IFMS Program Delivery Update
The Indigenous Fire Marshal Service (IFMS) is continuing to develop and deliver programs with the goal of helping your community improve its fire and life safety. We want to work with you to reduce damage and property loss, as well as save lives, wherever possible. The first step to accomplishing this goal is understanding the challenges faced by your community so that a tailored approach can be taken to address your specific needs.
Currently, there are three programs available to do just that: the Home Safety Assessment, Community Fire Safety Assessment, and Fire Department Assessment. These programs allow us to work with your community to better understand the big picture of what’s going on. Then we co-create a cohesive long-term plan that is results driven.
The Fire Chief in Elsipogtog, New Brunswick, Jason Augustine, sums up the benefits of IFMS programs well:
“It’s going to be better for the community and it’s going to save more lives. And we all got to think about the safety of our community comes first.”
Home Safety Assessment
The Home Safety Assessment is a public education program that uses a standard safety assessment to provide home occupants with ideas on what hazards exist in their home and how to reduce them with actionable recommendations.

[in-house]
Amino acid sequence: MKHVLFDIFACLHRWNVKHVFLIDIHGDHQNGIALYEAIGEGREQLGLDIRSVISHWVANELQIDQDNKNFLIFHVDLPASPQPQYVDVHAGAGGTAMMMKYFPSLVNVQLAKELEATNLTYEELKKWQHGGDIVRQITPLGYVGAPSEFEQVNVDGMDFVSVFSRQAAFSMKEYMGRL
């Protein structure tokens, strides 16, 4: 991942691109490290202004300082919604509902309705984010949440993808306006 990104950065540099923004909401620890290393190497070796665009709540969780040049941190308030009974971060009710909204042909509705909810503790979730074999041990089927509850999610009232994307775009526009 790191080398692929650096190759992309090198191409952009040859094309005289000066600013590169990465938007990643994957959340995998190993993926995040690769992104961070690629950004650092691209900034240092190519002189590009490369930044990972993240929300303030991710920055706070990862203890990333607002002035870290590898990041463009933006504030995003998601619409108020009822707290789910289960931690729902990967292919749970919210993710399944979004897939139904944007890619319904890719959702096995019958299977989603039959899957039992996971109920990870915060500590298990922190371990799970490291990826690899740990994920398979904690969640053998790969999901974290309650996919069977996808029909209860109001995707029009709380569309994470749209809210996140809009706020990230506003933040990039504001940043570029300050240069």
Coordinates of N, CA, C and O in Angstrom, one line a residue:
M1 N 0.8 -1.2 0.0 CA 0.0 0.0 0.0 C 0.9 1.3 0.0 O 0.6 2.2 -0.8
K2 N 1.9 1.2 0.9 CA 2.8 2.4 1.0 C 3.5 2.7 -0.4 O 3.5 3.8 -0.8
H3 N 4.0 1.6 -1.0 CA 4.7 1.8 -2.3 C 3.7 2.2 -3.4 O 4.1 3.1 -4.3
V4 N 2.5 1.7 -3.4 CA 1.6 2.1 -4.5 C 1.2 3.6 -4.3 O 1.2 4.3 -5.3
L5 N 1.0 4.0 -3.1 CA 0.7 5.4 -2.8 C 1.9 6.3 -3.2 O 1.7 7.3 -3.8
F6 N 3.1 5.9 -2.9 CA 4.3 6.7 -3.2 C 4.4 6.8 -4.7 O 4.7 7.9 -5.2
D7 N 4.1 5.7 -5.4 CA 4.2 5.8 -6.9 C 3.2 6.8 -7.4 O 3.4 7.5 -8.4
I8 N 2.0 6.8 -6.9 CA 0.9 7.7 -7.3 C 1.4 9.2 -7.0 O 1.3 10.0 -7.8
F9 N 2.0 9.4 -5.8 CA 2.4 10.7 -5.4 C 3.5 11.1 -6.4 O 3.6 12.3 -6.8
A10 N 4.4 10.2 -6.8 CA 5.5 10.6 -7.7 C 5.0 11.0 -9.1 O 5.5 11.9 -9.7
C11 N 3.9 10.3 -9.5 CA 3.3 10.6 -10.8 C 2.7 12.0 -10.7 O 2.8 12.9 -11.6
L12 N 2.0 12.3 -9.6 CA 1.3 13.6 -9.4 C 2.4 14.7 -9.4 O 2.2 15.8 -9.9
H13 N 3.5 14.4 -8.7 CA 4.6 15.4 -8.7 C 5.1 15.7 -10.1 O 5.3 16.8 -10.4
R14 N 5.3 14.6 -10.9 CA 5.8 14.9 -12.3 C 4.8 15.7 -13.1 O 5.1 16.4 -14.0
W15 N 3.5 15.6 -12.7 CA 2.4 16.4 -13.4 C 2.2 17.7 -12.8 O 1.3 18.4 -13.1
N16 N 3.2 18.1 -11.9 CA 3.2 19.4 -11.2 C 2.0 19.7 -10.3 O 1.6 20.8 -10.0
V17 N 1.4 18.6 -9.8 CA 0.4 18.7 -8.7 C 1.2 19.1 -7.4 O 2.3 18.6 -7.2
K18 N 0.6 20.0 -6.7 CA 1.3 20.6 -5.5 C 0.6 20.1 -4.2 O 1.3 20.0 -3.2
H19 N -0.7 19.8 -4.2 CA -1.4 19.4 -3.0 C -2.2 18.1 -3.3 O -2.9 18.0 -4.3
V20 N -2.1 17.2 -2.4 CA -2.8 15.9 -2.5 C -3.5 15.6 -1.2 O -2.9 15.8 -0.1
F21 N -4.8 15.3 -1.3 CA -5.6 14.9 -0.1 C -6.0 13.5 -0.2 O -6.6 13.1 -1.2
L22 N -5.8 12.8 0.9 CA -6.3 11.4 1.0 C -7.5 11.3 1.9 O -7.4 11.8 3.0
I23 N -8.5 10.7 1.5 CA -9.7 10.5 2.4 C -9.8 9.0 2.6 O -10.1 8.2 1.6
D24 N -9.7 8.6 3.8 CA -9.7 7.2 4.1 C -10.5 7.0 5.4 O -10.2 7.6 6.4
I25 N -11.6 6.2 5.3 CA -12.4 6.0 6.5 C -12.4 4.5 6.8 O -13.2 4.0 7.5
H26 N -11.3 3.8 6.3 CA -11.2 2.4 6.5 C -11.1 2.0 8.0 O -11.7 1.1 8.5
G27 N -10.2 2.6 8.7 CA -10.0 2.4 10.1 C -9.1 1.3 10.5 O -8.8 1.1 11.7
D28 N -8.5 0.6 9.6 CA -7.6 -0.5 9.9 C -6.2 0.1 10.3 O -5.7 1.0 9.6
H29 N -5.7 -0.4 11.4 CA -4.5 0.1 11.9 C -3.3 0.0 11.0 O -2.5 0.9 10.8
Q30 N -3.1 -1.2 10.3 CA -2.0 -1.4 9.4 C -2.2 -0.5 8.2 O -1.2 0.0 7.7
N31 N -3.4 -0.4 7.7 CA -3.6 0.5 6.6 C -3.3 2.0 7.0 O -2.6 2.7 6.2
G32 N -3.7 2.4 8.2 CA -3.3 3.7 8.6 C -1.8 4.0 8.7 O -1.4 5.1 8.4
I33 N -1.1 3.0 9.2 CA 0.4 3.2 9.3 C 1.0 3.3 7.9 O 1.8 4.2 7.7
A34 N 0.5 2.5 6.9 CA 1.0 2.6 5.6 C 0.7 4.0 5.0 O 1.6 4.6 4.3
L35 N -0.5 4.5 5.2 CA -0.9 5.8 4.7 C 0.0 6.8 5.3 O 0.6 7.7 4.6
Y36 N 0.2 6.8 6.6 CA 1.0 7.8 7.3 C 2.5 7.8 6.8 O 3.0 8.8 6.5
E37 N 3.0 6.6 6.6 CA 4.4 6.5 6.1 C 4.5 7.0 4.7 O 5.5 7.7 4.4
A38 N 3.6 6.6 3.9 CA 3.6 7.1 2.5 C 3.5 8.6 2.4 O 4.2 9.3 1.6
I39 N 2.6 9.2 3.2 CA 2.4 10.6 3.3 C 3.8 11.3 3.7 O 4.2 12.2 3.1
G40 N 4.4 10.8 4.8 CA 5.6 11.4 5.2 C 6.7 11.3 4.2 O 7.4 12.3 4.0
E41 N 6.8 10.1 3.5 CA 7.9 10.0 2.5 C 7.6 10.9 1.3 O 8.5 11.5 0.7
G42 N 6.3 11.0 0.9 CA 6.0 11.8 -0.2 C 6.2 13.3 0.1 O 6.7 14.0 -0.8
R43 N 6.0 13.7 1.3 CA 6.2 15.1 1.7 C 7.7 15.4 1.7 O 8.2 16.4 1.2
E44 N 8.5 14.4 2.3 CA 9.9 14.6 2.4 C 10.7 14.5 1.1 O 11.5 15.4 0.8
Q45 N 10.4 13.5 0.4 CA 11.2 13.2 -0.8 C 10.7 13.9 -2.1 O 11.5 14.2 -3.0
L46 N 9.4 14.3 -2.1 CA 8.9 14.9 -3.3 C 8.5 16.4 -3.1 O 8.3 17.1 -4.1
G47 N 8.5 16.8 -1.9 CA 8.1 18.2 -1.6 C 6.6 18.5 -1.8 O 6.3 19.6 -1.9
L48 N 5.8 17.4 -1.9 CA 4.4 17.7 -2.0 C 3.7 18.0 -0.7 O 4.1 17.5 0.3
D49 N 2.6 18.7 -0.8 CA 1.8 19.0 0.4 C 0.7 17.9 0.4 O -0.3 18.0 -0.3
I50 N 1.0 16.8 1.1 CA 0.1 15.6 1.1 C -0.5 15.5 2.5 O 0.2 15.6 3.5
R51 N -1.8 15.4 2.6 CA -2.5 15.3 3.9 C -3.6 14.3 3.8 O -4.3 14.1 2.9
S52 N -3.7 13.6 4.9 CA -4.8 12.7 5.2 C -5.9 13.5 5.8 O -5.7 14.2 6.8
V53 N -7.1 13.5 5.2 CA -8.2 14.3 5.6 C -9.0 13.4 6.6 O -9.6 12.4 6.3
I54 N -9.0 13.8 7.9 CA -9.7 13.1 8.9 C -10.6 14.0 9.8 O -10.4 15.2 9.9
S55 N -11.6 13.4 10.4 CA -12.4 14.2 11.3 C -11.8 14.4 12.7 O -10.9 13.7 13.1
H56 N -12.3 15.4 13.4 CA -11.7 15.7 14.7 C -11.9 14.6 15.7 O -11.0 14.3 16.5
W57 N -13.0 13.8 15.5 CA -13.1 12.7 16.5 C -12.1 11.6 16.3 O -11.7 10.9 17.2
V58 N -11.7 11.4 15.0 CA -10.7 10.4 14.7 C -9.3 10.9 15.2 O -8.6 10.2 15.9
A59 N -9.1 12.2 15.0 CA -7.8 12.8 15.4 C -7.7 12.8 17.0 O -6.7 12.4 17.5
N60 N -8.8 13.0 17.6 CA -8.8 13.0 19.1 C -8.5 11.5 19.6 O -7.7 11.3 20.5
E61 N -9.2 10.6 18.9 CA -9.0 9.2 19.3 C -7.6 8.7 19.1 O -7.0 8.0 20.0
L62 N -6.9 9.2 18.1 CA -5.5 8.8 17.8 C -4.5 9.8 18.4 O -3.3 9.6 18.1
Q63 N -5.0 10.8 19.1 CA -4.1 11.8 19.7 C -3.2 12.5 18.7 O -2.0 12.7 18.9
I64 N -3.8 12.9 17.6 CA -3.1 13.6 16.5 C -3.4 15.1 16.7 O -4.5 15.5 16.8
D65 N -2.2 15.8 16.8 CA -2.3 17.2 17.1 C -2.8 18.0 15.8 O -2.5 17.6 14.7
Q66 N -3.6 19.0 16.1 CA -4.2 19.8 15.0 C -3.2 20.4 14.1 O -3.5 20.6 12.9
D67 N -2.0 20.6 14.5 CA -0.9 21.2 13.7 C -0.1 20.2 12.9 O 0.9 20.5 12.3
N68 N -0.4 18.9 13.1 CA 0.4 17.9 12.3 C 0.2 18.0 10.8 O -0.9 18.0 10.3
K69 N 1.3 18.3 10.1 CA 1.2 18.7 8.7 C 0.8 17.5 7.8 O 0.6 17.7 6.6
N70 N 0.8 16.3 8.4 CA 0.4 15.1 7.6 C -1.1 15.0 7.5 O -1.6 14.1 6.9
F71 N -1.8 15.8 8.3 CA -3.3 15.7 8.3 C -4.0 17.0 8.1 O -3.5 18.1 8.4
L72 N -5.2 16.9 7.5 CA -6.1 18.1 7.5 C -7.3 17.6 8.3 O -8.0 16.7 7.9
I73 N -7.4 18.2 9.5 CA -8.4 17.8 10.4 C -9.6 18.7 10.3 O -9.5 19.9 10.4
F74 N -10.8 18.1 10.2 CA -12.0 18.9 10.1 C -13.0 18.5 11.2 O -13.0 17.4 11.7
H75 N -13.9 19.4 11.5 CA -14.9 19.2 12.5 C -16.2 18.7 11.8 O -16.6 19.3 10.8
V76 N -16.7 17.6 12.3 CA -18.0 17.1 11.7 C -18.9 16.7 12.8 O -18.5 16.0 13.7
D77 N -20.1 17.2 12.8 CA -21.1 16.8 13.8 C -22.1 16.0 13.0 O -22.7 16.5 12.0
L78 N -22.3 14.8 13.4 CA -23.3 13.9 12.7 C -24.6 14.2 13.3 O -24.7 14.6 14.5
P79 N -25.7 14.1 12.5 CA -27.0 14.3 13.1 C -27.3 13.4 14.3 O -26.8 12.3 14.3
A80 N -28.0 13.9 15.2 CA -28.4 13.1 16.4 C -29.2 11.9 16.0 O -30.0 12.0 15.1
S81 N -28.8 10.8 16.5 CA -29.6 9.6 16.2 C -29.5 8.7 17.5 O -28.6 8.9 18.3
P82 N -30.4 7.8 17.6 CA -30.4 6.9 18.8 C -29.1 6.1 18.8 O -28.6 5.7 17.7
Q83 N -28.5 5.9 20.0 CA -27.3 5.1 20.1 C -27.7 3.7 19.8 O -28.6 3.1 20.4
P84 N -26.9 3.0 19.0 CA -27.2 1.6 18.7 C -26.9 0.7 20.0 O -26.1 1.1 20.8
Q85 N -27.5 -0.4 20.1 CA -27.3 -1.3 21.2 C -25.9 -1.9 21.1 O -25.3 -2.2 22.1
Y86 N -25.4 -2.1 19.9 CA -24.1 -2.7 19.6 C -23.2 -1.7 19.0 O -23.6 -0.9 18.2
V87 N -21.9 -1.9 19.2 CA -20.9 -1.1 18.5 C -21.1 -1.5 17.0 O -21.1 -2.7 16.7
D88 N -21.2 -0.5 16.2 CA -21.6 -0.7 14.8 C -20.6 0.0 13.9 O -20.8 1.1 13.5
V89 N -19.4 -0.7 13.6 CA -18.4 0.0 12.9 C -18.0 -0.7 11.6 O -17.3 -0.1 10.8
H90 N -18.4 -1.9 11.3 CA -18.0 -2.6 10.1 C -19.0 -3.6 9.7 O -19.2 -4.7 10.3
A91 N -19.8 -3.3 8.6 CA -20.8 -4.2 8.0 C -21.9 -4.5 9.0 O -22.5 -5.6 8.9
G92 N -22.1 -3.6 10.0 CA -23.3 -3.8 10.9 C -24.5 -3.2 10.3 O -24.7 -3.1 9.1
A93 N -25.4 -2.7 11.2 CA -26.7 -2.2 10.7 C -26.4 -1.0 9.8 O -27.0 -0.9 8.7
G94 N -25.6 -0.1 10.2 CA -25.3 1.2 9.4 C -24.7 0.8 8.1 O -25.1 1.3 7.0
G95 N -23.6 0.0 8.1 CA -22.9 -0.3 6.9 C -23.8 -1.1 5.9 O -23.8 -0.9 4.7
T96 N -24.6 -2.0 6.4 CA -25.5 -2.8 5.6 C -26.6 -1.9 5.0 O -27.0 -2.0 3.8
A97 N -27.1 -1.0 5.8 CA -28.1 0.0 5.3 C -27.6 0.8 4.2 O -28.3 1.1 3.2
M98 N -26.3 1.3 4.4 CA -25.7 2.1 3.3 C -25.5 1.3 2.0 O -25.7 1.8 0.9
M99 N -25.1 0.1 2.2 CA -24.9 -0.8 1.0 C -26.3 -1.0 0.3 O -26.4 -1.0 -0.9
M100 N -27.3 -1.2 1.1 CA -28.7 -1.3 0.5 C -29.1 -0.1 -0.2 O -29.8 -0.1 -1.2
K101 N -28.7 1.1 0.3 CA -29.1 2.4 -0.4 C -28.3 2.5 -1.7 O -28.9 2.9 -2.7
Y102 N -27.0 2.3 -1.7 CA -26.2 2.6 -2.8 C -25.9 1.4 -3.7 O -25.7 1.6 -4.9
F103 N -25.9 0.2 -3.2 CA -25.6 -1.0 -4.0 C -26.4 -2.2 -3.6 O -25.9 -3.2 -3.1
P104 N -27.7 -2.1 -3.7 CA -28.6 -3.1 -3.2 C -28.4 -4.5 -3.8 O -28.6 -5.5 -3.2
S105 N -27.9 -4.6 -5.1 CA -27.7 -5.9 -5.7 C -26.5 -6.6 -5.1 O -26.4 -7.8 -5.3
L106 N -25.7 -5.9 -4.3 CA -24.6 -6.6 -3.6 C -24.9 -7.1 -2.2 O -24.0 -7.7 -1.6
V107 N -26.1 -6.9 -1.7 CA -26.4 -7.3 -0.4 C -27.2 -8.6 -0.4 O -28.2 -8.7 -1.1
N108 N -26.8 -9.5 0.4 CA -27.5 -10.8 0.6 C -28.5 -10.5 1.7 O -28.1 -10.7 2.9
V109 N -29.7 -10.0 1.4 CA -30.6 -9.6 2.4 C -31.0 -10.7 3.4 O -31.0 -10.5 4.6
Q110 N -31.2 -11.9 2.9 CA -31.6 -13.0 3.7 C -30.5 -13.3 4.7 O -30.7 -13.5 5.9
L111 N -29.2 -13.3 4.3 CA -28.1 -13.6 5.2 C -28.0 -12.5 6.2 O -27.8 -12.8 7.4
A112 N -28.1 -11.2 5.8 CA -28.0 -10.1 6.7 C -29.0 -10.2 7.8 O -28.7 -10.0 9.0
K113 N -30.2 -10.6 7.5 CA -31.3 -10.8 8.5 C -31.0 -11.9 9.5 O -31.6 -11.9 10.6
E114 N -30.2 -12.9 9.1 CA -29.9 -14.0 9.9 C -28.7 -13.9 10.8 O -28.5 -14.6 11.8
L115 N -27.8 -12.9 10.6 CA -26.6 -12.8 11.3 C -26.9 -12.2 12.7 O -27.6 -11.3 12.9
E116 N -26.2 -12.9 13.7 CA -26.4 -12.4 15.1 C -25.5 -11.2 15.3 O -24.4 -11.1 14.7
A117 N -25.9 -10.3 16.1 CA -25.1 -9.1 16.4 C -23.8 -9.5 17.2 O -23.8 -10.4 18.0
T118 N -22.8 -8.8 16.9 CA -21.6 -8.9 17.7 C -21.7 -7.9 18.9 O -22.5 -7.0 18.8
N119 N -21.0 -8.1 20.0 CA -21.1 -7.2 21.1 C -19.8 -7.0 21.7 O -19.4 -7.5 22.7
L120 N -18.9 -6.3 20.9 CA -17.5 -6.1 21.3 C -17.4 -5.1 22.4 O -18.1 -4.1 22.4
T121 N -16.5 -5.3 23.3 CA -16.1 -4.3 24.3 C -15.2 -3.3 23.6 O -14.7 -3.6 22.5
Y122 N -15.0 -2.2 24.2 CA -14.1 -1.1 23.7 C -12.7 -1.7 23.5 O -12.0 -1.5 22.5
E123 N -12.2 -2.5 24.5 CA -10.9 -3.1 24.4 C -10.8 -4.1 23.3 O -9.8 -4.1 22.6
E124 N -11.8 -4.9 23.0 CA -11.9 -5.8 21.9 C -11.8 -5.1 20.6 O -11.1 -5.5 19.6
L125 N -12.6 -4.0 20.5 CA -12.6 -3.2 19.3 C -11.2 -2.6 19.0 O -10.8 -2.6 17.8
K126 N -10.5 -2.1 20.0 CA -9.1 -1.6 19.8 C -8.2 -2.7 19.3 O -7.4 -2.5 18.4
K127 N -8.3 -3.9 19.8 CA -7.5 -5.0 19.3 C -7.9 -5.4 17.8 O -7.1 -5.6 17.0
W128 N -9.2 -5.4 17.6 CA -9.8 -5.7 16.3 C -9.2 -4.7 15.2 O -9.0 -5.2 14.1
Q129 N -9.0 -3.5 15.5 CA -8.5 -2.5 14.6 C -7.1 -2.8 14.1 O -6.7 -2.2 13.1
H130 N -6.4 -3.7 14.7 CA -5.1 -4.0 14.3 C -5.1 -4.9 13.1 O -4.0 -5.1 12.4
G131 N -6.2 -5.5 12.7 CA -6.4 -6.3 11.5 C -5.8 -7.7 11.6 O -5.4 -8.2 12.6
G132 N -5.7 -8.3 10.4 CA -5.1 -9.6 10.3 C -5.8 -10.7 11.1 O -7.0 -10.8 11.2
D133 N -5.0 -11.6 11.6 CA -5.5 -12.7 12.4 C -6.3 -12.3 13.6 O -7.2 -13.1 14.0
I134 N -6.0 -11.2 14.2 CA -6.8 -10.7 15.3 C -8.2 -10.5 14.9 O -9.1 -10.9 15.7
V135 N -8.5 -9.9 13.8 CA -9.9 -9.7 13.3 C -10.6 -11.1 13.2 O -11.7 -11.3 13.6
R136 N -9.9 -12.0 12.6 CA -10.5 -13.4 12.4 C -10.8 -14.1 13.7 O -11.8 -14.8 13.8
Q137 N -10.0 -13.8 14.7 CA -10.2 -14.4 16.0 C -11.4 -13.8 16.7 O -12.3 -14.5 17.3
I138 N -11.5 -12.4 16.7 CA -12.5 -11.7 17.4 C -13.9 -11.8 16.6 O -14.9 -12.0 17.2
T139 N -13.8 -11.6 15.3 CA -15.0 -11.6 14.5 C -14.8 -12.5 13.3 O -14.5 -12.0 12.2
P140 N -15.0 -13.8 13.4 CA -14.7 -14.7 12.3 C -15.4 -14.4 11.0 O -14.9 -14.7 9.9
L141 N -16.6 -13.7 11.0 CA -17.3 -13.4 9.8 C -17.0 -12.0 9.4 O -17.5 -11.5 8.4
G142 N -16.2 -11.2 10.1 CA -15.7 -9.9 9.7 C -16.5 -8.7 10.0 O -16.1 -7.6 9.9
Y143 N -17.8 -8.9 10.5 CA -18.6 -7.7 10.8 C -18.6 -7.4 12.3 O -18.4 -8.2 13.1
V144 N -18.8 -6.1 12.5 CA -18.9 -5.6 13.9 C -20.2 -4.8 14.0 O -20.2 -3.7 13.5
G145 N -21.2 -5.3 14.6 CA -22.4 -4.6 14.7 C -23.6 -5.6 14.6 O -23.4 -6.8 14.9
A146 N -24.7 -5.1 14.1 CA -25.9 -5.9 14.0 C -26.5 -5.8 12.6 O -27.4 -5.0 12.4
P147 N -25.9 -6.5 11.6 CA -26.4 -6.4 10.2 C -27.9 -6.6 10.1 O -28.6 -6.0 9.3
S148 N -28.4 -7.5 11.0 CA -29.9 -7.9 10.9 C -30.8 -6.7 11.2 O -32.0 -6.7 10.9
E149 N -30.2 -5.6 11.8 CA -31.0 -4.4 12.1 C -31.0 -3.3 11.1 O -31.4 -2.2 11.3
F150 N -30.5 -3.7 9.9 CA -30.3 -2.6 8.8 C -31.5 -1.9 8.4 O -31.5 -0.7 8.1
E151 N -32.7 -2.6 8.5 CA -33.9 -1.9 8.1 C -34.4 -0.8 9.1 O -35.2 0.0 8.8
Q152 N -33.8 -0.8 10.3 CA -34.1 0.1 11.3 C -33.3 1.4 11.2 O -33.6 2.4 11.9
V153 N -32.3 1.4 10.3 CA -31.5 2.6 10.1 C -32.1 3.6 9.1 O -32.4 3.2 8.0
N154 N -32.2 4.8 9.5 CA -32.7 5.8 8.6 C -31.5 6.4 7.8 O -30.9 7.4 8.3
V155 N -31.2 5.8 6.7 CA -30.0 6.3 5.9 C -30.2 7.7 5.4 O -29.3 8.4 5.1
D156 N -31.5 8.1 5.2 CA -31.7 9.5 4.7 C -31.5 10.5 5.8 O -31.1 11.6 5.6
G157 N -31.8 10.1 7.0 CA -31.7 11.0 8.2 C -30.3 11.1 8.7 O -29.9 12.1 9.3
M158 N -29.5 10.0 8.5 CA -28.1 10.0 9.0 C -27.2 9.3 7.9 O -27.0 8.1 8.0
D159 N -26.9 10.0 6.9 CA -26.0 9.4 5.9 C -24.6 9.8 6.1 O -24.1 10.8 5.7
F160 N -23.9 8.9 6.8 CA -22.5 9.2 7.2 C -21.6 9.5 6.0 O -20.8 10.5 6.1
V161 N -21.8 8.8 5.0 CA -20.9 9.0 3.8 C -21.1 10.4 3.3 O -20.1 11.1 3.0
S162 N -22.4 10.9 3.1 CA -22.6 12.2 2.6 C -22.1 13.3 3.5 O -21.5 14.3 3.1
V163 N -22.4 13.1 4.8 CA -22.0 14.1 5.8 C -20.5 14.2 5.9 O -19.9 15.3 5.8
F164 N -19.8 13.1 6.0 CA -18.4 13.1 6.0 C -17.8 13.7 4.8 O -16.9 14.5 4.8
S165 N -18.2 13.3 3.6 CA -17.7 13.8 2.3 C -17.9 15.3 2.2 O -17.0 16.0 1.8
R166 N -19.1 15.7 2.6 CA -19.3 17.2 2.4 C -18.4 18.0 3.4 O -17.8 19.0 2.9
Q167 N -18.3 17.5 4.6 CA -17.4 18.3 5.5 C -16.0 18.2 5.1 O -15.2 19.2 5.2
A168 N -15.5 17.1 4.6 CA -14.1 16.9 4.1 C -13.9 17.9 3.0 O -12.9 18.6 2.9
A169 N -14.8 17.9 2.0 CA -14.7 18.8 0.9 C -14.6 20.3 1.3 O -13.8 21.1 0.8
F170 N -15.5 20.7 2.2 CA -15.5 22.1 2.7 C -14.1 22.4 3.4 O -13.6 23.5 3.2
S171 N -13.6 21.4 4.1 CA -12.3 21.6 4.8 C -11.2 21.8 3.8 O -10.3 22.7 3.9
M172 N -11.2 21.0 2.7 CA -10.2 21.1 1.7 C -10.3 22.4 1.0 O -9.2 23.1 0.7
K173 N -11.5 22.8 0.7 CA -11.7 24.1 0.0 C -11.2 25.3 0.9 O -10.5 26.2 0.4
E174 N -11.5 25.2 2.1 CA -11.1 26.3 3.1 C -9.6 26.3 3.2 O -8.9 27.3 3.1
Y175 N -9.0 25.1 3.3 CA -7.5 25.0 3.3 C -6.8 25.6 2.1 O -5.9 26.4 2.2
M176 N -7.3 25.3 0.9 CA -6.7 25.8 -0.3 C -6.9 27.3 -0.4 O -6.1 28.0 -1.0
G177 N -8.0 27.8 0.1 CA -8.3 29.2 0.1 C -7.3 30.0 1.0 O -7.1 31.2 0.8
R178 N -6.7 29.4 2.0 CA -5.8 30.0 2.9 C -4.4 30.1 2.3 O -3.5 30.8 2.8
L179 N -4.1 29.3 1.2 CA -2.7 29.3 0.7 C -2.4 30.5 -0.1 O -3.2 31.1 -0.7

Community Fire Safety Assessment
The Community Fire Safety Assessment (CFSA) is a tool that can identify fire and life safety risks in communities. As part of the assessment, the community receives a report and recommendations on how they can increase fire and life safety at the community level.
Fire Department Assessment
The Fire Department Assessment is one of our Fire Department Management programs. This support service uses standardized tools to examine and identify ways to enhance the following areas:
- Fire Service Management
- Fire Service Operations
- Documentation Management
- Occupational Health Programs
- Fire Life Safety and Public
- Education Programs
- Equipment Management and Maintenance Programs
- Training Programs
We measure the efficacy and suitability of a range of criteria in each of the areas based on the need of the individual community. For example, emergency communications may be addressed by a range of solutions from 911 dispatch to a local system — the evaluative factor is whether it meets the needs of the department and community.